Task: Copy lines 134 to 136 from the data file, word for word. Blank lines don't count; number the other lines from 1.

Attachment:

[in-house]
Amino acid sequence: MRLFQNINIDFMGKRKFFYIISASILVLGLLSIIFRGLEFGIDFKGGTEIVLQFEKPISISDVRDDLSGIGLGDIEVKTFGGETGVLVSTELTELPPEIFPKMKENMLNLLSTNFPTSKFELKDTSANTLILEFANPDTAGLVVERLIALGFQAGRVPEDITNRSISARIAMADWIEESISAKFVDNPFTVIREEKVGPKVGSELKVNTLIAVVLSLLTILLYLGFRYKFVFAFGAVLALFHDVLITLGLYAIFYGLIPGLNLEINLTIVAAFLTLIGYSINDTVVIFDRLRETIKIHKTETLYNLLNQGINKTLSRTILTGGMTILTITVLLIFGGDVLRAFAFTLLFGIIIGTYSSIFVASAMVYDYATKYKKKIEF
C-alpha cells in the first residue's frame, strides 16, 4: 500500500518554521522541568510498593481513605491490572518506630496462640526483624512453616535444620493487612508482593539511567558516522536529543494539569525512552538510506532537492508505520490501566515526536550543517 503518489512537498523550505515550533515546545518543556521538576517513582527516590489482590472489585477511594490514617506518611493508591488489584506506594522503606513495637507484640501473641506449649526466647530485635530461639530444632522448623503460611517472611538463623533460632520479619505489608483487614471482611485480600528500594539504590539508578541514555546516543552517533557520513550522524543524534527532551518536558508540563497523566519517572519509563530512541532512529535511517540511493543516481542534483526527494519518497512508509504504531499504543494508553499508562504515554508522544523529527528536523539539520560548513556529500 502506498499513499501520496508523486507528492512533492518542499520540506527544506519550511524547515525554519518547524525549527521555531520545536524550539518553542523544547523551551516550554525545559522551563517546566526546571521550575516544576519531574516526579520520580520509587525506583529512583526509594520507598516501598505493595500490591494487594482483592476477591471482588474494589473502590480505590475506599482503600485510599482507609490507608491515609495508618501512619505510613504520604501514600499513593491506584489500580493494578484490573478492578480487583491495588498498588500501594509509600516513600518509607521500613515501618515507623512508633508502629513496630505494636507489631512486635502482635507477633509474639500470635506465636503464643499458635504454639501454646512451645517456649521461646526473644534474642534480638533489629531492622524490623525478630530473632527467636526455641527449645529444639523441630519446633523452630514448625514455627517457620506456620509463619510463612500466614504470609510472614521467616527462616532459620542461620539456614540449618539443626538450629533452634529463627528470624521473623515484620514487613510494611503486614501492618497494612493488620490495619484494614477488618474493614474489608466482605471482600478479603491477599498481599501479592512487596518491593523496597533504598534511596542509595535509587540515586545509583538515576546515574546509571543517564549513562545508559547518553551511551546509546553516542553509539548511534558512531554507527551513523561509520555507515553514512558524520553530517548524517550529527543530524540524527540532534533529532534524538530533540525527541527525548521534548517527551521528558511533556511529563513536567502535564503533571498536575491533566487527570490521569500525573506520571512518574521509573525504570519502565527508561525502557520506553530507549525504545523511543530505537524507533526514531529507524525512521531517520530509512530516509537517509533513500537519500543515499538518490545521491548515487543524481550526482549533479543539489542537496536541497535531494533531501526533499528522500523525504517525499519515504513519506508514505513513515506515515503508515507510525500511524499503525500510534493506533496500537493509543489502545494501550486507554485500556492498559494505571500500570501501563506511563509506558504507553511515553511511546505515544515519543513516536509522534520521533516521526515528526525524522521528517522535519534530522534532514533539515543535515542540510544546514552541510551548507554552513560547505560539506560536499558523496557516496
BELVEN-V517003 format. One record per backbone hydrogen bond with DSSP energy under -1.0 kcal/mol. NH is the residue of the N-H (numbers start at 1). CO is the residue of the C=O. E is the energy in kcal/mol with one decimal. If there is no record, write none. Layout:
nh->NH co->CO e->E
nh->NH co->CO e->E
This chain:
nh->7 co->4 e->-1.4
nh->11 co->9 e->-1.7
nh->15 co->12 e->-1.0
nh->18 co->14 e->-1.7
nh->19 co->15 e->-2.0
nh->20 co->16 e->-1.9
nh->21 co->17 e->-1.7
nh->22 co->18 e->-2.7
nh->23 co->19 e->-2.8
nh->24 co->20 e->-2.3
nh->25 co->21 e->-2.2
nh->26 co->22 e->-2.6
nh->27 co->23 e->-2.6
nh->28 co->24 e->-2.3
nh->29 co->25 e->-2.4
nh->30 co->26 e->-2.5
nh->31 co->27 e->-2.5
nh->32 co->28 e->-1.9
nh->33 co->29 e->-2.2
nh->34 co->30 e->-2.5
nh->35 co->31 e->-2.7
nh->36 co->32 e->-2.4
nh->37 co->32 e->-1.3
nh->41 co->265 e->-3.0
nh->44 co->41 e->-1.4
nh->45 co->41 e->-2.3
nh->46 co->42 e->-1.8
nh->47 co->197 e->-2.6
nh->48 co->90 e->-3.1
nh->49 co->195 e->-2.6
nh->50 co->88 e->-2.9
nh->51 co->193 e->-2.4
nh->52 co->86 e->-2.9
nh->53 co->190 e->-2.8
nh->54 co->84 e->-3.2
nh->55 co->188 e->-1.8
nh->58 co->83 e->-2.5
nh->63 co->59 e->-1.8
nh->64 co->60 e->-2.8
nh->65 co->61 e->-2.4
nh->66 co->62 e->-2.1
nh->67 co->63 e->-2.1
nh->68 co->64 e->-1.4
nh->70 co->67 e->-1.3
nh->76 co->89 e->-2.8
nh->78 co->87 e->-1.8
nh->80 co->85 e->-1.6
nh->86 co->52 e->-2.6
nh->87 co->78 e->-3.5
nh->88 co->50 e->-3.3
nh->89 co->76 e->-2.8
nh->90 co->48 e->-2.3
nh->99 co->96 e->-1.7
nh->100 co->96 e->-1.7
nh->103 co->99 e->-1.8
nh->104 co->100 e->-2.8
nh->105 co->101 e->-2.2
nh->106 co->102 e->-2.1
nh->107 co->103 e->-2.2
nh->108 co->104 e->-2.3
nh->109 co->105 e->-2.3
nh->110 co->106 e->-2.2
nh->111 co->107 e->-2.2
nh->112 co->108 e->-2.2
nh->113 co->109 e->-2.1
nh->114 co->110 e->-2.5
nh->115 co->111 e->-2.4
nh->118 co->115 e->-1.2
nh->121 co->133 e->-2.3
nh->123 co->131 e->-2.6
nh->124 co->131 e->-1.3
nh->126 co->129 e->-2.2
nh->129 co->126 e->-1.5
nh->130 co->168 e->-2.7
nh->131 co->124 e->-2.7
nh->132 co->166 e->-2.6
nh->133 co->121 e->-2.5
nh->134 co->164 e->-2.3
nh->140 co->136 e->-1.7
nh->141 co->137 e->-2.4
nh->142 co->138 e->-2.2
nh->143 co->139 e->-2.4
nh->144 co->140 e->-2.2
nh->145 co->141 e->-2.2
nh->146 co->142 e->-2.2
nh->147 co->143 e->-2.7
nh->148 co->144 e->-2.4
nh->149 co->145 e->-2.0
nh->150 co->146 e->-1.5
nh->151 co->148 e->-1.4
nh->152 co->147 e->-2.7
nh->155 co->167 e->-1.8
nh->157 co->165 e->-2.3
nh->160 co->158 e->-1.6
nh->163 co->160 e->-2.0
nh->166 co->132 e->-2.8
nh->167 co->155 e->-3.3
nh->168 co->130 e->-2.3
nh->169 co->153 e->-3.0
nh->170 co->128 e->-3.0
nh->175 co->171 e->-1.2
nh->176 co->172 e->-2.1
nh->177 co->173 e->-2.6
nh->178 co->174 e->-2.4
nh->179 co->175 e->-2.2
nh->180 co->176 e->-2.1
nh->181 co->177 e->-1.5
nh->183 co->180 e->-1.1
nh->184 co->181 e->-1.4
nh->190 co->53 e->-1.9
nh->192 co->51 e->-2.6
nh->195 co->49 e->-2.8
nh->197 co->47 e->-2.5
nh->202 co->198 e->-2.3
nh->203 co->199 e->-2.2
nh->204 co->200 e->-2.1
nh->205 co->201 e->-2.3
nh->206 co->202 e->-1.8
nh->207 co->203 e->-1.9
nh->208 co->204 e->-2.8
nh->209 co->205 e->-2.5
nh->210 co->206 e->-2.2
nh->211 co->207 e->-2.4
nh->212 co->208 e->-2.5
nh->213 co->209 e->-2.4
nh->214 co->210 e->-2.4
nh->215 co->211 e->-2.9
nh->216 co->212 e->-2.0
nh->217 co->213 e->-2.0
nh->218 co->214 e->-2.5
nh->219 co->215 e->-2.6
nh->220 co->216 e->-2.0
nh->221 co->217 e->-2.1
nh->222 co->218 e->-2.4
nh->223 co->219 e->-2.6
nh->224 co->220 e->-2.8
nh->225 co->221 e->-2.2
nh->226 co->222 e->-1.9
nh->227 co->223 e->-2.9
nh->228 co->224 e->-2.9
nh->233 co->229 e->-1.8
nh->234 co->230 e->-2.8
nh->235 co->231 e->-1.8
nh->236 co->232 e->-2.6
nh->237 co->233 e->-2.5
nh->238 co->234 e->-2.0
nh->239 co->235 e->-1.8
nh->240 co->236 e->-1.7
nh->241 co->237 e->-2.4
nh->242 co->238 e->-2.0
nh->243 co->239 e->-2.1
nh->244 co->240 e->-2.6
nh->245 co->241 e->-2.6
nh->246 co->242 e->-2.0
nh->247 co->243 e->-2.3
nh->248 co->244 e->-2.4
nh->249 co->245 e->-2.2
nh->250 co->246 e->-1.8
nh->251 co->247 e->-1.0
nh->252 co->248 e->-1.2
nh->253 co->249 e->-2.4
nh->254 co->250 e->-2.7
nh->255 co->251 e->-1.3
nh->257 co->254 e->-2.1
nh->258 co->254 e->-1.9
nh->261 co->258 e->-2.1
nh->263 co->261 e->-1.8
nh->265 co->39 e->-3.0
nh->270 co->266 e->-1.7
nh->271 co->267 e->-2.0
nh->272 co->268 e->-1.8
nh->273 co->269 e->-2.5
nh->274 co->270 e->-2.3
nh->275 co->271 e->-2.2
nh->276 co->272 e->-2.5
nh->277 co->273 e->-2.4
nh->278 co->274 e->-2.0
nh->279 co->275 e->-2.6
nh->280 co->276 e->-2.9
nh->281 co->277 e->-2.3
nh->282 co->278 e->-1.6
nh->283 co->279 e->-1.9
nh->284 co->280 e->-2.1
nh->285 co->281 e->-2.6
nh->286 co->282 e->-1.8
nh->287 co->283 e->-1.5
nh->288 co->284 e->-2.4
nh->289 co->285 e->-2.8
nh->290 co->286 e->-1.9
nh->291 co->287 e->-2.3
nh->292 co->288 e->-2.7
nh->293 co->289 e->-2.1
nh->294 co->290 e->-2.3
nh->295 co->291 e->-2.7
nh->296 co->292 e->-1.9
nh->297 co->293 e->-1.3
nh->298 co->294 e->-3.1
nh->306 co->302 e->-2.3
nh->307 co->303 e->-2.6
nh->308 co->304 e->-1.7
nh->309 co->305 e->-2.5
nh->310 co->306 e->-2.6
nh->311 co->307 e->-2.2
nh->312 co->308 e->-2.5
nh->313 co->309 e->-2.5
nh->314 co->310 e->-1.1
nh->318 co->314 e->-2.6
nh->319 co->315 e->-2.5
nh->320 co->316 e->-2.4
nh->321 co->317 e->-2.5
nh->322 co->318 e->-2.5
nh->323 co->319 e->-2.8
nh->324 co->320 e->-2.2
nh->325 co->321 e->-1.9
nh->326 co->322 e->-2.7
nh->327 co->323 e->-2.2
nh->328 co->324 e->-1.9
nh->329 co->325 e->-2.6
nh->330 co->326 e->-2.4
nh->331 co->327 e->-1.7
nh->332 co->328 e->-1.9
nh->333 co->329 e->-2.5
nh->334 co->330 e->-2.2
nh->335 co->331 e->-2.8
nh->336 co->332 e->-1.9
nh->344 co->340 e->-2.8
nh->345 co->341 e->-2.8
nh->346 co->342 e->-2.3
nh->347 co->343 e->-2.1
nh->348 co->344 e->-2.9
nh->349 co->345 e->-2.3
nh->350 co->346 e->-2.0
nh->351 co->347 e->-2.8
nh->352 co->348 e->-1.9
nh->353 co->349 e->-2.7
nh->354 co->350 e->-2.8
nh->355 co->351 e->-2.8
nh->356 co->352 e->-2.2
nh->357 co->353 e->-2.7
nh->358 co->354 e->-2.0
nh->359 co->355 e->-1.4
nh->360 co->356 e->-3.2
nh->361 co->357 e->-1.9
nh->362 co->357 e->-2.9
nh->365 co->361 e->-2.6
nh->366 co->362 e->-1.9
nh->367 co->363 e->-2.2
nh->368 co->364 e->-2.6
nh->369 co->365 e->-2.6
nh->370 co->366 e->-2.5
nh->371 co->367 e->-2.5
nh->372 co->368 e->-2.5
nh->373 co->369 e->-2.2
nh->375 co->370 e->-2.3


nh->215 co->211 e->-2.9
nh->216 co->212 e->-2.0
nh->217 co->213 e->-2.0